The world’s largest food company, Vevey-based Nestlé, was forced to defend itself a few years ago when reports emerged about thousands of children in Ivory Coast working in the production of cocoa used for chocolate products. The multinational has since pledged to adopt “fair trade” policies for its cocoa supply.

But EHTN says it is more interested in highlighting companies that have acted progressively against human trafficking than in blaming firms that have done wrong in the past.

The organisation praises Swiss companies such as global travel group Kuoni which has adopted policies to ensure that hotel companies that it deals with have policies against exploitation of children, for example.

Businesses that fail to address human trafficking issues now may be forced to play catch-up if legislation pioneered in the US state of California spreads to other jurisdictions. Last year, the state passed a law requiring large retailers and manufacturers to disclose the measures they are taking to combat human trafficking.

Changing the future

The student competition is being organised with backing from Geneva University’s HEC business school, the Cercle HEC student association and the Manpower Group (see sidebar).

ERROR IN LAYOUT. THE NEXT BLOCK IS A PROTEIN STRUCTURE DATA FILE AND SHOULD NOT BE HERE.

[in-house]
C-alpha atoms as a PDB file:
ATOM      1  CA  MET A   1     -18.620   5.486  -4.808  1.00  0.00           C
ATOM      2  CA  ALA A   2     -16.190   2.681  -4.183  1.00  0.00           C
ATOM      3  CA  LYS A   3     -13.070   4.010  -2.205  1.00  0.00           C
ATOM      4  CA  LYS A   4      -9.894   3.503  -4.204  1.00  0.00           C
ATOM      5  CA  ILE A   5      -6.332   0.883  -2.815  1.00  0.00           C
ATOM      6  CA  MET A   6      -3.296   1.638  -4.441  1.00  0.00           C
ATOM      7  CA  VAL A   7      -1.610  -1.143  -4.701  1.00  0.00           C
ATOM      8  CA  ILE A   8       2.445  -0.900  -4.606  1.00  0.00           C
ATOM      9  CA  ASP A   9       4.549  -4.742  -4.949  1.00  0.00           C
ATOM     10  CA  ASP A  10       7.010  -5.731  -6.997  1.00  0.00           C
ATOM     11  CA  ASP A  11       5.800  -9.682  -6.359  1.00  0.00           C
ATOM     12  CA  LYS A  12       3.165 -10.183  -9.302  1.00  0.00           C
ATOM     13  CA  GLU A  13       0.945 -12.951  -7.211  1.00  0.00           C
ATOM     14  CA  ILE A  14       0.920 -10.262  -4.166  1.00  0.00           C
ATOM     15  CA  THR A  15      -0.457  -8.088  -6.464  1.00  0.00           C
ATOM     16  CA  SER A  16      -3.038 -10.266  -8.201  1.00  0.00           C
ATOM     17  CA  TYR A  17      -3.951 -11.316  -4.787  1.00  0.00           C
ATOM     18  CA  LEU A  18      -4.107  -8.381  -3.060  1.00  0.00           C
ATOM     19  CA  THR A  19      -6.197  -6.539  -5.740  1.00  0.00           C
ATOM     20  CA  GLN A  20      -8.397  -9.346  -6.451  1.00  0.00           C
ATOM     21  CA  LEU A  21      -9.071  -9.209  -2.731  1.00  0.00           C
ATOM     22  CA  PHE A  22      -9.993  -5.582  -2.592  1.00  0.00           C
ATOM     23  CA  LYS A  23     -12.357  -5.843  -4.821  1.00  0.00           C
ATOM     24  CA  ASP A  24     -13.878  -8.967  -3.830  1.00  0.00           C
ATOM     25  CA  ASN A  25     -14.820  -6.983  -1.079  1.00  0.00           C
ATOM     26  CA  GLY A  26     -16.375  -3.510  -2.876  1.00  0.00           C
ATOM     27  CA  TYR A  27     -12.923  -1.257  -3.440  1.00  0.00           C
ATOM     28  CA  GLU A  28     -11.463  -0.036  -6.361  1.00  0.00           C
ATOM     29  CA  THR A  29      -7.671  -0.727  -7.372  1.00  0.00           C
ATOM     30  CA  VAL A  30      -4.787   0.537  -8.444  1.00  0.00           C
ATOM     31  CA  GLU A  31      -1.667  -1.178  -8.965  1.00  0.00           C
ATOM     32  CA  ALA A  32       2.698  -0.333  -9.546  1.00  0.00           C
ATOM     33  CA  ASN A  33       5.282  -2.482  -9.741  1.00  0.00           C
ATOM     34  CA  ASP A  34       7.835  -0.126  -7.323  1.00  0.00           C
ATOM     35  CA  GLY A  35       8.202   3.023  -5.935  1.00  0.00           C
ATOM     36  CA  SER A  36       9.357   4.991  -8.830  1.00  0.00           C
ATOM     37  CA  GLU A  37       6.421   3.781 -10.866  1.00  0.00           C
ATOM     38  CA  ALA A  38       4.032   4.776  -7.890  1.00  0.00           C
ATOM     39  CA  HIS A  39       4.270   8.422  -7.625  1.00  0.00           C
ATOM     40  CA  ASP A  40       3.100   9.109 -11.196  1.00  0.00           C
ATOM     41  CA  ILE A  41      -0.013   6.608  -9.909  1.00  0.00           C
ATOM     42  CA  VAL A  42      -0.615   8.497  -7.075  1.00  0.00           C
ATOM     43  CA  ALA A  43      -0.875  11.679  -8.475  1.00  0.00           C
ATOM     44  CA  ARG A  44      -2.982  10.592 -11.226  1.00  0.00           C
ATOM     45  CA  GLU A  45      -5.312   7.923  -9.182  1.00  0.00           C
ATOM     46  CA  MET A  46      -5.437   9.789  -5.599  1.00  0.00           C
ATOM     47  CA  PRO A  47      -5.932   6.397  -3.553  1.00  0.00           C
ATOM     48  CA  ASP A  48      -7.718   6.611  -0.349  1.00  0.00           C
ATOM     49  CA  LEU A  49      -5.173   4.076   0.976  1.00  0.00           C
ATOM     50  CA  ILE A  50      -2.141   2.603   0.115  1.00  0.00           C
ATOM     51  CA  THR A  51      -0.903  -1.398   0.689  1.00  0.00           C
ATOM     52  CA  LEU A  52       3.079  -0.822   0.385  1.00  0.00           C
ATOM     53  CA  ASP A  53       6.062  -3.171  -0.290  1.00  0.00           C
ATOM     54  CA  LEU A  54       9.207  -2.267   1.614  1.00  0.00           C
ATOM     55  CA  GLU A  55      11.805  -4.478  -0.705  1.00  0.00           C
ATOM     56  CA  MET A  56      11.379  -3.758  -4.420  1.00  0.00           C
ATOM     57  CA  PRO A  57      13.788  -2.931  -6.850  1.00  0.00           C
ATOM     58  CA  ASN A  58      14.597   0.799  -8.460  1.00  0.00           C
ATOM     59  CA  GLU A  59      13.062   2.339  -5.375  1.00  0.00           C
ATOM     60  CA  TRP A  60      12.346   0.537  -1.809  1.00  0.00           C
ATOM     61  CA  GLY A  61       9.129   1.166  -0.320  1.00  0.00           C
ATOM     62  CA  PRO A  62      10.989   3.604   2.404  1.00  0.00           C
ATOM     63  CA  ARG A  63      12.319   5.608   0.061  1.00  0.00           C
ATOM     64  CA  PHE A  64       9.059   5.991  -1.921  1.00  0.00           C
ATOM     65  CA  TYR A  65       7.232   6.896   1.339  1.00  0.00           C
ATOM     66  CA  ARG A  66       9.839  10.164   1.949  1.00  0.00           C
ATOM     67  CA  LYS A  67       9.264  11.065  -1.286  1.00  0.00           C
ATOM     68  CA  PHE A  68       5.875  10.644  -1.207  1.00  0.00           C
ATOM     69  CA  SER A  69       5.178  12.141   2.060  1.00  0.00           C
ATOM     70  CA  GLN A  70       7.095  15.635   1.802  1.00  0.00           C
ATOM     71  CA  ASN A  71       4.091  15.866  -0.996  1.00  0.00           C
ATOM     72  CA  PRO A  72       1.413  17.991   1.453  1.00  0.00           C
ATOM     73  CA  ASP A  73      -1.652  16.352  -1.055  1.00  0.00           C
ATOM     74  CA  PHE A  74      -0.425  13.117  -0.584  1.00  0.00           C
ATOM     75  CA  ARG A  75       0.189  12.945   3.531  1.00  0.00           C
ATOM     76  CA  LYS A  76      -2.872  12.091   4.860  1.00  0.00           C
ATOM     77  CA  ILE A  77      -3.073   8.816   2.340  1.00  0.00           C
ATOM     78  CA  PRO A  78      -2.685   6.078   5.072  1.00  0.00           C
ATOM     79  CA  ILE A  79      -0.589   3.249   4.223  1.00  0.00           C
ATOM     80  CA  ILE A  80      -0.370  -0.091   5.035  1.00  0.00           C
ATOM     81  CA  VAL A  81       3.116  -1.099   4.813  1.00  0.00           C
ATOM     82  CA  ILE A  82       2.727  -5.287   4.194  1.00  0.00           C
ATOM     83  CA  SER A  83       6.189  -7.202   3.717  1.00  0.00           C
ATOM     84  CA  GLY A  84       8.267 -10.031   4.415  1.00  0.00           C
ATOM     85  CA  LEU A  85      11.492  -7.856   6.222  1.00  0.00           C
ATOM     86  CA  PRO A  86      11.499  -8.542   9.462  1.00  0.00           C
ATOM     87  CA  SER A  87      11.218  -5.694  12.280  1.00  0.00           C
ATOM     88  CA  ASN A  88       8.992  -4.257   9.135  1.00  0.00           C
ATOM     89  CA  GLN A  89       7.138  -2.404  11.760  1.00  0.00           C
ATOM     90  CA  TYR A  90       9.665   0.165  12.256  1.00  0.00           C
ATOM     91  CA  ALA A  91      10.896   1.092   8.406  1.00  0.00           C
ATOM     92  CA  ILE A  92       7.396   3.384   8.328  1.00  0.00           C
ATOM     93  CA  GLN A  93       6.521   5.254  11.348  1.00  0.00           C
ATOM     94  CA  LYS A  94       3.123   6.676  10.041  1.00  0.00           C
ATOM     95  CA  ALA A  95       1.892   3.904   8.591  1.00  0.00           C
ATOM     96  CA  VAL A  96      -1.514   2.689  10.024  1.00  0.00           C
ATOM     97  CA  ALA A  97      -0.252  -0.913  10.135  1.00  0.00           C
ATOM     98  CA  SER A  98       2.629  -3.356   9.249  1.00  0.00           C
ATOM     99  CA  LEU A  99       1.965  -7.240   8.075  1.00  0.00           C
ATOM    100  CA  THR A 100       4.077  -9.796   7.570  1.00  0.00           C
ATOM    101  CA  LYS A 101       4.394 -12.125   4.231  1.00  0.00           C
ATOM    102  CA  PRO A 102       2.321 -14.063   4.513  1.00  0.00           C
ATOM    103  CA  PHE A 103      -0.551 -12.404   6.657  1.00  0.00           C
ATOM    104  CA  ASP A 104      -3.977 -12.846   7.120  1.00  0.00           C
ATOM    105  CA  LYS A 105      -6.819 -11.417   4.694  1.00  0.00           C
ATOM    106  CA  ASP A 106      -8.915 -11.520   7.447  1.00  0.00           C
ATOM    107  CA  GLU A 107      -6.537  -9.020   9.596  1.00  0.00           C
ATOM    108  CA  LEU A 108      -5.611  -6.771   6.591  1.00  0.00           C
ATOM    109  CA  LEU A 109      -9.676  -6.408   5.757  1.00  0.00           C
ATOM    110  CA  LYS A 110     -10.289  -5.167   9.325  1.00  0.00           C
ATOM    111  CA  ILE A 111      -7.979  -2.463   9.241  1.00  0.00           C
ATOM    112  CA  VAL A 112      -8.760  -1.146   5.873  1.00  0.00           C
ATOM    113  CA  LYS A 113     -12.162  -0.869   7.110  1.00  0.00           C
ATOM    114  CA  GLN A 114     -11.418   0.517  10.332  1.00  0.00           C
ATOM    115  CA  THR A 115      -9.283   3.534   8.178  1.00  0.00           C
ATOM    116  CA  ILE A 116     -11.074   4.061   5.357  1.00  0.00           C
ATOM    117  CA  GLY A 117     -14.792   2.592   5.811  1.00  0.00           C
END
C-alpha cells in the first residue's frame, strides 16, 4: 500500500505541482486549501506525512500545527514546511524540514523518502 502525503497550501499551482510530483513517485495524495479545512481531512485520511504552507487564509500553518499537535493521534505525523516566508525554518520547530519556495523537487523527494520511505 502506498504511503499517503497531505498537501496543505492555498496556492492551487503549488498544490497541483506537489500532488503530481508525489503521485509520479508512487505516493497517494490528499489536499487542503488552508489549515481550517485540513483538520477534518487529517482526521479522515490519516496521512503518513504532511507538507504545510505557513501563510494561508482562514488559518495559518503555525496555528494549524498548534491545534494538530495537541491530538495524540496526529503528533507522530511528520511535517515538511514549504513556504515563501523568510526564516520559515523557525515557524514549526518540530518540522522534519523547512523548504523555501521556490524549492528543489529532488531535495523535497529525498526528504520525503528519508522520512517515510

Stuart Marvin, a spokesman for Manpower, said the recruitment company decided to support the student competition because it has a vested interest.

“We deal with people who work and we want to make sure that people are put to work in  a proper manner,” Marvin said.

Professor Michel Léonard, head of the HEC business school at Geneva University, acknowledged that after past mistakes the teaching of business management is being “reinvented” with greater emphasis on ethical awareness and social concerns.

There is a need to change the way managers are trained, he said, pointing to the introduction at the Geneva HEC of a master’s degree in corporate responsibility as a sign of the changing times. 

“We messed up,” he told an audience largely made up of students at the press conference, alluding to past management theories. “Not you, I hope.”

Competition

The End Human Trafficking Now award is seeking student papers from 6,000 to 9,000 words in English or French on human trafficking and its implications for business.

The term “human trafficking” refers to activities that involve one person holding another in compelled service. Examples include forced labour, child labour, sex trafficking, debt bondage, involuntary domestic servitude and child soldiers. 

The United Nations Protocol to Prevent, Suppress and Punish Trafficking in Persons, especially Women and Children (known as the Palermo Protocol), has been ratified by 142 countries but its provisions are non-binding.

The competition is open to students enrolled in any Swiss university for the 2011-12 year. A paper can be written by one or more students.

According to organisers, papers should explore one or more aspects of human trafficking and its consequences for the private sector. Entrants should suggest measures on how to limit its impact on businesses and society and prescribe recommendations for companies and other organisations.

Awards include cash prizes of SFr 2,500, SFr1,500 and SFf1,000 for the best three papers.

The deadline for entries is June 30, 2012.